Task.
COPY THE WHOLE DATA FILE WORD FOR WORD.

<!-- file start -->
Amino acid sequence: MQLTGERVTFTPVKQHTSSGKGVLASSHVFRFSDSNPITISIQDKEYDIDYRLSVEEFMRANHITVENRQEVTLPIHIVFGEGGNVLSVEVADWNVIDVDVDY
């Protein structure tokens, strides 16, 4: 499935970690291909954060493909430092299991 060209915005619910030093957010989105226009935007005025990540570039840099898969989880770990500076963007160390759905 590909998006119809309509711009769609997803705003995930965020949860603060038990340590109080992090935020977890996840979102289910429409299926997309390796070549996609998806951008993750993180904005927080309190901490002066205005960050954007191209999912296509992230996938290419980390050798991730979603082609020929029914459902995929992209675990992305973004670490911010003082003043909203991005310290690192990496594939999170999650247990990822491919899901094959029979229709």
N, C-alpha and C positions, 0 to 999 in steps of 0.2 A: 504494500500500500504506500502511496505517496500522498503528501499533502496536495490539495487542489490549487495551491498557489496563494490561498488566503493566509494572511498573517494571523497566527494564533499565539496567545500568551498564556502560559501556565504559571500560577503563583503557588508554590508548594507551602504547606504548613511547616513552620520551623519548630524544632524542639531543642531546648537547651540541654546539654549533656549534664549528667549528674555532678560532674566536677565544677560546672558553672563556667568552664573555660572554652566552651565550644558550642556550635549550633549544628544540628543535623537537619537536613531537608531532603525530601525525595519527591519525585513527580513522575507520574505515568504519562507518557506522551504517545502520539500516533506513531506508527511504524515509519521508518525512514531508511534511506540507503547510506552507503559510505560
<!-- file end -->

Amino acid sequence: MQLTGERVTFTPVKQHTSSGKGVLASSHVFRFSDSNPITISIQDKEYDIDYRLSVEEFMRANHITVENRQEVTLPIHIVFGEGGNVLSVEVADWNVIDVDVDY
């Protein structure tokens, strides 16, 4: 499935970690291909954060493909430092299991 060209915005619910030093957010989105226009935007005025990540570039840099898969989880770990500076963007160390759905 590909998006119809309509711009769609997803705003995930965020949860603060038990340590109080992090935020977890996840979102289910429409299926997309390796070549996609998806951008993750993180904005927080309190901490002066205005960050954007191209999912296509992230996938290419980390050798991730979603082609020929029914459902995929992209675990992305973004670490911010003082003043909203991005310290690192990496594939999170999650247990990822491919899901094959029979229709």
N, C-alpha and C positions, 0 to 999 in steps of 0.2 A: 504494500500500500504506500502511496505517496500522498503528501499533502496536495490539495487542489490549487495551491498557489496563494490561498488566503493566509494572511498573517494571523497566527494564533499565539496567545500568551498564556502560559501556565504559571500560577503563583503557588508554590508548594507551602504547606504548613511547616513552620520551623519548630524544632524542639531543642531546648537547651540541654546539654549533656549534664549528667549528674555532678560532674566536677565544677560546672558553672563556667568552664573555660572554652566552651565550644558550642556550635549550633549544628544540628543535623537537619537536613531537608531532603525530601525525595519527591519525585513527580513522575507520574505515568504519562507518557506522551504517545502520539500516533506513531506508527511504524515509519521508518525512514531508511534511506540507503547510506552507503559510505560